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            Today begins the thirteenth year of the services of Mr. J. C. Power as custodian of the Lincoln monument.  He was appointed by the National Lincoln Monument association Oct. 28, 1874, and formally opened the monument to visitors the next day, the 29th.  During the entire twelve years that have passed since he took charge, the monument has been open every business day, not a single one but that visitors could gain admittance if they desired to do so.  Such faithfulness in any other public capacity would deserve and receive honorable public recognition, and we cheerfully award it in this instance, for his services have greatly enhanced the interests of Springfield.
Illinois State Register - October 27, 1886

The Mysterious Vannoie Murder of Sixty Years Ago
Some Hitherto Unpublished Facts in the Case – Execution of the Murderer – Forgive and Remember

Written for the State Register by an old settler.

            On a pleasant afternoon, in the month of August, sixty years ago, on the highest point of a bluff overlooking the Sangamo river, opposite Horse Shoe lake, stood calmly surveying the scene, a man, dressed in hunter’s garb.  One hand grasped a rifle and the other rested caressingly on the head of a large and powerfully formed dog.  With almost human intelligence, that dog was looking up in his master’s face.  The sun was slowly sinking in the west and flinging over the entire scene a strange, wild beauty.  The voices of nature that had been hushed in the heat of the noon-day sun were, under the influence of the cooling evening breeze, one by one waking to life and song and gladness.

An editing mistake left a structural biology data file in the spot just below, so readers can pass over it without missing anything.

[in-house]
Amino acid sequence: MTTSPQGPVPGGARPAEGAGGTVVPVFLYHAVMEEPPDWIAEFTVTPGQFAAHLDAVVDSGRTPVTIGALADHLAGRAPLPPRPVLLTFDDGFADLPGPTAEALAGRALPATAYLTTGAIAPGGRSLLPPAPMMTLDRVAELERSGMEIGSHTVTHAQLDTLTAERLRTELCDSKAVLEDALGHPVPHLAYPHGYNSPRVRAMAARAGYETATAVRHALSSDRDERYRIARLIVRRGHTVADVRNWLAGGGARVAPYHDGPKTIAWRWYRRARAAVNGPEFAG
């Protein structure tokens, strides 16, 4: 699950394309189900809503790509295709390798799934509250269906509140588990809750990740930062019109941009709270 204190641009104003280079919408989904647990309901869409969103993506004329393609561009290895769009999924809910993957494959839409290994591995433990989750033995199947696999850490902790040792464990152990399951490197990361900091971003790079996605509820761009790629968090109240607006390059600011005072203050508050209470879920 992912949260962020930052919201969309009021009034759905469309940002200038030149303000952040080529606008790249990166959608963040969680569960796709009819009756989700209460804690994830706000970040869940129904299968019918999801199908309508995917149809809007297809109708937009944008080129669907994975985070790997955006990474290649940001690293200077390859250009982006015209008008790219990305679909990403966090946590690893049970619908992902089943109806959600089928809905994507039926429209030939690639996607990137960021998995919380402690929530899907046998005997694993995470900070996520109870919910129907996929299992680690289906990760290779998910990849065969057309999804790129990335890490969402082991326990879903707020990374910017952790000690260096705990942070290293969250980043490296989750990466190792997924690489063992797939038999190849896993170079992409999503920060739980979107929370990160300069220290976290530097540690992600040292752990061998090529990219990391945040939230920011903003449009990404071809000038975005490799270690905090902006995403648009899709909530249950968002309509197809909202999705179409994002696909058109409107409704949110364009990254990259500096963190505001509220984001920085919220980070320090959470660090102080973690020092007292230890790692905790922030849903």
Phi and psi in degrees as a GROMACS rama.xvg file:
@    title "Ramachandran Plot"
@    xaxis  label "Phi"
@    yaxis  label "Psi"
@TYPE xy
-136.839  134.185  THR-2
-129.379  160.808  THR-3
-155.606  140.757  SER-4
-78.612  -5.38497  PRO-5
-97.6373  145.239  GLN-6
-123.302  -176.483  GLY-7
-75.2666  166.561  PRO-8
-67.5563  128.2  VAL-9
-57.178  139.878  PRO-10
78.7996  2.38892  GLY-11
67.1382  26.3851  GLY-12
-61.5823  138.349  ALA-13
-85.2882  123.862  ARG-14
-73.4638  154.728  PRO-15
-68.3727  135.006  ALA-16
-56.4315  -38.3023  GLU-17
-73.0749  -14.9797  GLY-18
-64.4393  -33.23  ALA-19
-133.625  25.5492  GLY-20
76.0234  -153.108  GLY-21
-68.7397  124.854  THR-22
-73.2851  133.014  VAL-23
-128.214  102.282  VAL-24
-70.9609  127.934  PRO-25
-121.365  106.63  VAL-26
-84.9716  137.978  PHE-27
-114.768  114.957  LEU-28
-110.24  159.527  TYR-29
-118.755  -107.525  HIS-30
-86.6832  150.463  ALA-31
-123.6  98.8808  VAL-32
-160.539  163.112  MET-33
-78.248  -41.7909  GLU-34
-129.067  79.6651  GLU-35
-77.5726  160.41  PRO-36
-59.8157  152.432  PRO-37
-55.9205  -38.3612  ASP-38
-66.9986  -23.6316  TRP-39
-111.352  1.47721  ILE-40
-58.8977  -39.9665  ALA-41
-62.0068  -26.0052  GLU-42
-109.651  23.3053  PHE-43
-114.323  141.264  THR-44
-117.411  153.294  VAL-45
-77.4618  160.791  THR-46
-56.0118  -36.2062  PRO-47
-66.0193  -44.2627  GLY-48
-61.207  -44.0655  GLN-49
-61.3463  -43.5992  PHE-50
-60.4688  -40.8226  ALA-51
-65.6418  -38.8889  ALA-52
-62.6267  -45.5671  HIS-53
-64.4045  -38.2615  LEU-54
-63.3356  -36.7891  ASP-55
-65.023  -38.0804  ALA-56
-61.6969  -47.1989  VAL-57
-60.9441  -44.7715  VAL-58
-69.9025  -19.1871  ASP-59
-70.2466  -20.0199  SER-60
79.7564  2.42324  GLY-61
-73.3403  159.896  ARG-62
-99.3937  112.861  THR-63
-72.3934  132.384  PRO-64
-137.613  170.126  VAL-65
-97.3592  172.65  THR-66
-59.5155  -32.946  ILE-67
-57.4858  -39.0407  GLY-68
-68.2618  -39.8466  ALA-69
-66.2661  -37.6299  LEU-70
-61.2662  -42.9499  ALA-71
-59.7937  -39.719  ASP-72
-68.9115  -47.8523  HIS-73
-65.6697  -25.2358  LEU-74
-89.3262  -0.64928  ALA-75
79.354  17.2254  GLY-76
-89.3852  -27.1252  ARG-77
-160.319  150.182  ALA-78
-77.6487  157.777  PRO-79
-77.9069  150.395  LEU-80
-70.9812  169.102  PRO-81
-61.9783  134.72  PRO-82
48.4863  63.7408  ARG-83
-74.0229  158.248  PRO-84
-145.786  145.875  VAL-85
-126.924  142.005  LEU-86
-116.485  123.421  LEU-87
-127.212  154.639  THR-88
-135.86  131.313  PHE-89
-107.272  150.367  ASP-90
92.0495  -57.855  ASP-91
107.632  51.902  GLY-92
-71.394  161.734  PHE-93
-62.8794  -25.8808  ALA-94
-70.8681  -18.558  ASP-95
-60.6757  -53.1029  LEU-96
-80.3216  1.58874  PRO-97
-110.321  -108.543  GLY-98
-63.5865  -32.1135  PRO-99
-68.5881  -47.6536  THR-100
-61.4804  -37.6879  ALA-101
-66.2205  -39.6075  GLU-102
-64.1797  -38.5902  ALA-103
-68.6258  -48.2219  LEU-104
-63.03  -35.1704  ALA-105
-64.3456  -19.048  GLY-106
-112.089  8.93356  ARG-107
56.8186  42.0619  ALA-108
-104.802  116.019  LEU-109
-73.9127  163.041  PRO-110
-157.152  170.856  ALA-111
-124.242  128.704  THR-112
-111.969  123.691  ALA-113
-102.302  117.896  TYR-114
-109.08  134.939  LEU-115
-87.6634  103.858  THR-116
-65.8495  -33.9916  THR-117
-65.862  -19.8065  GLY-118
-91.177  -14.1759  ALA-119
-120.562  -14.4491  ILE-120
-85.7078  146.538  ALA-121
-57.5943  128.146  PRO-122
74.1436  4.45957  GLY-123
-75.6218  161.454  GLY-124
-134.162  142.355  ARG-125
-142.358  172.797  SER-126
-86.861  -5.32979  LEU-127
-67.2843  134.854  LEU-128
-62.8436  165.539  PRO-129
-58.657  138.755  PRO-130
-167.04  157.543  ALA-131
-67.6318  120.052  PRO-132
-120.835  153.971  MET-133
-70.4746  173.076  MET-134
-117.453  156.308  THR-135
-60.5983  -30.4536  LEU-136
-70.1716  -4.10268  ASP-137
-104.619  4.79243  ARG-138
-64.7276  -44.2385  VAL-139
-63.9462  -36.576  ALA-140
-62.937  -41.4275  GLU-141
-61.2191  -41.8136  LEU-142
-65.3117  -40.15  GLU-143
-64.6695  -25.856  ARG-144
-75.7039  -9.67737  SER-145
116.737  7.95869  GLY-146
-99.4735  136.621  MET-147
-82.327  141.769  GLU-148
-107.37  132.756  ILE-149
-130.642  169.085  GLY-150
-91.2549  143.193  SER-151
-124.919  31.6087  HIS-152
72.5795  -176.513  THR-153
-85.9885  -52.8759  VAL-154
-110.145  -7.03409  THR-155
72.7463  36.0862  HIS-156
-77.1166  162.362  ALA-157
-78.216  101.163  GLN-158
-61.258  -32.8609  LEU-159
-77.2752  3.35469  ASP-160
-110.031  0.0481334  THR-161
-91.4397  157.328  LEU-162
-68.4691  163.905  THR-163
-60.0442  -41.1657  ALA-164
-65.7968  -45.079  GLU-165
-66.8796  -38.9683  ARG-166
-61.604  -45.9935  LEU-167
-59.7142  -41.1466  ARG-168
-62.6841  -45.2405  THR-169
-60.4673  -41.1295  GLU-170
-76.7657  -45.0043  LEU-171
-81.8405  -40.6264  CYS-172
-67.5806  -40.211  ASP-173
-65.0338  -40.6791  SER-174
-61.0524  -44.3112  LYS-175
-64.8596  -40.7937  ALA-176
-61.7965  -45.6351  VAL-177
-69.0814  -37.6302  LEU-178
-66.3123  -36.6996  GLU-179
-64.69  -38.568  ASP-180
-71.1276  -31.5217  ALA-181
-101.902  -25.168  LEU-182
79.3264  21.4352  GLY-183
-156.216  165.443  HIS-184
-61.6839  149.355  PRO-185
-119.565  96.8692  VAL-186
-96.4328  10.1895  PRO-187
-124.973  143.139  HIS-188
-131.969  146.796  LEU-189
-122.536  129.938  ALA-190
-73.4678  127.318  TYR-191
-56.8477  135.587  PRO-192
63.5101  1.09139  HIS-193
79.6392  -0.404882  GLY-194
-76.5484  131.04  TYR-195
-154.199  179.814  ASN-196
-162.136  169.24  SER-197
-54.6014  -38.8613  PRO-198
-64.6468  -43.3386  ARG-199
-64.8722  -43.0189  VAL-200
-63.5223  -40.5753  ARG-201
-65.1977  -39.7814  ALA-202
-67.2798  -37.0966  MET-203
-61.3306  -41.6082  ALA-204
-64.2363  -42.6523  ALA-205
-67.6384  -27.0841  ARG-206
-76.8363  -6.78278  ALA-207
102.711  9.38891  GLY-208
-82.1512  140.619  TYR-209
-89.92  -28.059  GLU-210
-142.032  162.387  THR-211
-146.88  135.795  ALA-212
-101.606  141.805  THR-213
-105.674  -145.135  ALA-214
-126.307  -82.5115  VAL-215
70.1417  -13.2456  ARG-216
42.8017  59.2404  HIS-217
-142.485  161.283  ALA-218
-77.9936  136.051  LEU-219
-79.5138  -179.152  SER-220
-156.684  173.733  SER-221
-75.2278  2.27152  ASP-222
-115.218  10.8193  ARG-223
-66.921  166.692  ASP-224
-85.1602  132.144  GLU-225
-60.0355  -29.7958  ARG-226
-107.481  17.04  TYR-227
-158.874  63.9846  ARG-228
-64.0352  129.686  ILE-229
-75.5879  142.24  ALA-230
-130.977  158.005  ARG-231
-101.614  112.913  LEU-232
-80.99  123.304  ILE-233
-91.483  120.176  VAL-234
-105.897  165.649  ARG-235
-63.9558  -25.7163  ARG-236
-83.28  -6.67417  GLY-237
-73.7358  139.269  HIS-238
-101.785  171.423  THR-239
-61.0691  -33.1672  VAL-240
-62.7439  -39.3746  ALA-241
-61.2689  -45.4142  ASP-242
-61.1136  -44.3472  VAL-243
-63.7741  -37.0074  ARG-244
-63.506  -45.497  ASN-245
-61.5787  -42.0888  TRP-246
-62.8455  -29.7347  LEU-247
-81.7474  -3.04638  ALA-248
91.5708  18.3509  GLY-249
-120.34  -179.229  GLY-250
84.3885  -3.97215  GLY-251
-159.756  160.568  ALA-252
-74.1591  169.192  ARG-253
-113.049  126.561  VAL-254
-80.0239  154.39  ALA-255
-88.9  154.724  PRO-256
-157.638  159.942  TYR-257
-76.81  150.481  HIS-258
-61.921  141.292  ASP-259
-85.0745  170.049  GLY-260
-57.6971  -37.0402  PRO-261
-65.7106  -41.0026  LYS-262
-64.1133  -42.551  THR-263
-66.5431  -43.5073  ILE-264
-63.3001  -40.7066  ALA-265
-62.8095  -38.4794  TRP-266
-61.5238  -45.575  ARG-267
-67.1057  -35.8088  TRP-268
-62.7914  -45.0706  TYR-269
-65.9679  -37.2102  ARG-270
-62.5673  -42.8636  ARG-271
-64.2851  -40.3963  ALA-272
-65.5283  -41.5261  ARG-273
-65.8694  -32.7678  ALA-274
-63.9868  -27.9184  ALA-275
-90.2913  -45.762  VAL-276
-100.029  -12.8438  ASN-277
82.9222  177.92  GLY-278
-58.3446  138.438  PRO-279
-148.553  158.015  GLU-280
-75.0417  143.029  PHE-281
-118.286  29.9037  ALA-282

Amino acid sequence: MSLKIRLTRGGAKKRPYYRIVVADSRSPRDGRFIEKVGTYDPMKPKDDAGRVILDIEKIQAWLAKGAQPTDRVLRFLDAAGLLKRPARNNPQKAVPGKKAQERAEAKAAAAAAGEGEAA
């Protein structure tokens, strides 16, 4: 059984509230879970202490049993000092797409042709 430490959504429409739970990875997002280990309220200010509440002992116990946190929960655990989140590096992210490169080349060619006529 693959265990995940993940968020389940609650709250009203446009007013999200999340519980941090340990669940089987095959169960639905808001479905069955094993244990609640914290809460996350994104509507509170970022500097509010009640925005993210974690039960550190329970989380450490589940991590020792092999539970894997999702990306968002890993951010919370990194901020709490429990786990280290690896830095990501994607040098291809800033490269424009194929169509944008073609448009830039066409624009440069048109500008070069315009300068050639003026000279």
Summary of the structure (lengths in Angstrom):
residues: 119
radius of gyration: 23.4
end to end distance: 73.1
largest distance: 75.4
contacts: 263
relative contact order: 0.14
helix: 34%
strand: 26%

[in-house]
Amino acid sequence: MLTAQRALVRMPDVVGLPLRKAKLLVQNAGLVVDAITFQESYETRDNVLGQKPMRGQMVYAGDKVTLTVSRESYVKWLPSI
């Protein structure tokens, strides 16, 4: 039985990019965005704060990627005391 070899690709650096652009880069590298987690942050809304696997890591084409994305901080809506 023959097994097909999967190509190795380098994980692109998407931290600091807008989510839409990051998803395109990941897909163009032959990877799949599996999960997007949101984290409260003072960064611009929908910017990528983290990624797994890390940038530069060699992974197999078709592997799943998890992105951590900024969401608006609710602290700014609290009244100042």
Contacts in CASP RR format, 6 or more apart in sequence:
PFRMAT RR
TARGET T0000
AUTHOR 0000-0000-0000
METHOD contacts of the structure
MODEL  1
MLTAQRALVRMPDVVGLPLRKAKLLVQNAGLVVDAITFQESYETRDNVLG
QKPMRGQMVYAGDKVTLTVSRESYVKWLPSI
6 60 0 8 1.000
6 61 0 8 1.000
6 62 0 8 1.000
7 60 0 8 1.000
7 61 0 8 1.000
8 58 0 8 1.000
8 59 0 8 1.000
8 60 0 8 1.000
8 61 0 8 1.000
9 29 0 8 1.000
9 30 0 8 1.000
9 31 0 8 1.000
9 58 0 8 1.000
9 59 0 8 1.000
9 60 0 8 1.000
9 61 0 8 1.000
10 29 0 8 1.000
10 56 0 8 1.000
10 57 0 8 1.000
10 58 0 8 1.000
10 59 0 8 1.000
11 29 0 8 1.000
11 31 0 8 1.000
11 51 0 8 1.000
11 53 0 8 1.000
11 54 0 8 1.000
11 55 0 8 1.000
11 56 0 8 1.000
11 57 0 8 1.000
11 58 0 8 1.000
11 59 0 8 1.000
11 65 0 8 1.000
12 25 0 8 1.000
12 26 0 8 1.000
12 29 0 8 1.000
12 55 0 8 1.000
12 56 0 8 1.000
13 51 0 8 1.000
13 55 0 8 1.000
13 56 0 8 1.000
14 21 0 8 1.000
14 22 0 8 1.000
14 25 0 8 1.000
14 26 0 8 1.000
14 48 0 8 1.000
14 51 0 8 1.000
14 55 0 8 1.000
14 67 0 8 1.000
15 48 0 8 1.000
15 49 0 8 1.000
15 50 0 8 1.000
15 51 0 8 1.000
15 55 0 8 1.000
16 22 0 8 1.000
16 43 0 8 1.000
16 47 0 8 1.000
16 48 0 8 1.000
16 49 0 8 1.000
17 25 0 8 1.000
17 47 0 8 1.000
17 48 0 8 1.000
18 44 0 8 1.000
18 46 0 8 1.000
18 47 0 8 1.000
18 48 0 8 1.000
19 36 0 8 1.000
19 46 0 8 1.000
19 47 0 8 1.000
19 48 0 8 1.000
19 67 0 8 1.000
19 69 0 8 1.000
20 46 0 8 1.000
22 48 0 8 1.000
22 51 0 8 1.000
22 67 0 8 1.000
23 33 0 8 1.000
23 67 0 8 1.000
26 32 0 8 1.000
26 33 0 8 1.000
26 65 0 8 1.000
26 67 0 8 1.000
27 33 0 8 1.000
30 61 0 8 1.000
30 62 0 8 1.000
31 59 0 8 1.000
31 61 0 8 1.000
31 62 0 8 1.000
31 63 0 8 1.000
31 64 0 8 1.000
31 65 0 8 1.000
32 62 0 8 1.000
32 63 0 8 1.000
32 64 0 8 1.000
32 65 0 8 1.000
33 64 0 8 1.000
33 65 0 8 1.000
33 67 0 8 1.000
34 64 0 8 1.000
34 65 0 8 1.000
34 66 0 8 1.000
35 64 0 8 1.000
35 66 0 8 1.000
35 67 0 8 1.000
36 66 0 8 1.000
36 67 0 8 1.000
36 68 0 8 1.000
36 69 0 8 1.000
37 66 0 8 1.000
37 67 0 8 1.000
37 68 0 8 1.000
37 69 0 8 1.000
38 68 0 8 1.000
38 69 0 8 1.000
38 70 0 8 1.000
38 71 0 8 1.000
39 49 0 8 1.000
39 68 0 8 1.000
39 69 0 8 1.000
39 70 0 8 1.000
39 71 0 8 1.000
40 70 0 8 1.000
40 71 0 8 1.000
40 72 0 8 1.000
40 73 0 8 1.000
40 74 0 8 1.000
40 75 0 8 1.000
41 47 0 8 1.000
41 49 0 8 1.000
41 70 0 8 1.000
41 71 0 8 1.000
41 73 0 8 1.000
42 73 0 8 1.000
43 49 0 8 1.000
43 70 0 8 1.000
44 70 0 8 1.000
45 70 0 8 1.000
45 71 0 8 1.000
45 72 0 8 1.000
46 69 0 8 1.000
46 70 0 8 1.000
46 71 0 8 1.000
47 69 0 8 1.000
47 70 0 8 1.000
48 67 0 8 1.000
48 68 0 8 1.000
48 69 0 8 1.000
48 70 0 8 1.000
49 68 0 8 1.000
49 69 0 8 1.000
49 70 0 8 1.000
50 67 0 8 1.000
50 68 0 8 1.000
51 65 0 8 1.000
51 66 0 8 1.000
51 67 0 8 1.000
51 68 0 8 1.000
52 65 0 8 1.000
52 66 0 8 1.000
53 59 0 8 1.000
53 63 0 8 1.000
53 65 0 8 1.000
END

Calmly stood that lonely hunter, wrapped in mute adoration, his face all illuminated by the beauteous scene.  An angry growl by his faithful companion by his side started him from his revery.  In a moment a shrill, rasping sound, that once heard is never forgotten, pierced his ear.  Springing suddenly to one side and casting a hasty look downward he was startled to see at his very feet a coiled rattlesnake in the very act of striking.  Over that face, so lately brightened, a spasm of demoniac passion swept fiercely, changing it from the look of a saint to that of a fiend.  It was but the work of a second and his faithful gun was leveled, with deadly aim at the quivering reptile.  “Ah, no,” he said to himself, as a softening expression changed his countenance, “it but obeys the instincts of its nature.  I am its natural enemy, but he, that human snake, that crawled into my Eden, that withered the roses in my garden of Paradise, his fang was more fatal than thine could be.  You would kill the body, but his murdered the soul.  Your hiss reminded me of his treacherous, beguiling tongue.  Could I crush him, as I could you now, the sun would shine for me again – but wait, the hour is coming – a little longer, and then! – but come, Trusty, you have never betrayed me, come.”  With a quick glad cry the dog sprang up and kissed his master’s hand, pleased to hear that voice again speak in kindly tones.  Making their pathless way down to the river’s side, the hunter drew from the bushes overhanging the stream an Indian canoe.  Taking his seat and calling his dog, who sprang to his side, he grasped the oar and in a moment was gliding rapidly over the calm and peaceful waters of that then beautiful stream.  The shadows of evening were darkening over the valley as that lone voyager glided silently along.  At length, as though unconscious of the time and place, he dropped his oar and his frail boat ceased its motion.  He lifted his cap from his head and the gentle breeze played his long silken hair and cooled is broad white forehead.  His face was one of singular beauty and yet bore evidence of unutterable sadness.  His whole appearance bespoke a man of education and refinement, although clothed in the rough habiliments of the western hunter of that day.  One glance was sufficient to show that he had been reared and nurtured in a far different sphere of life.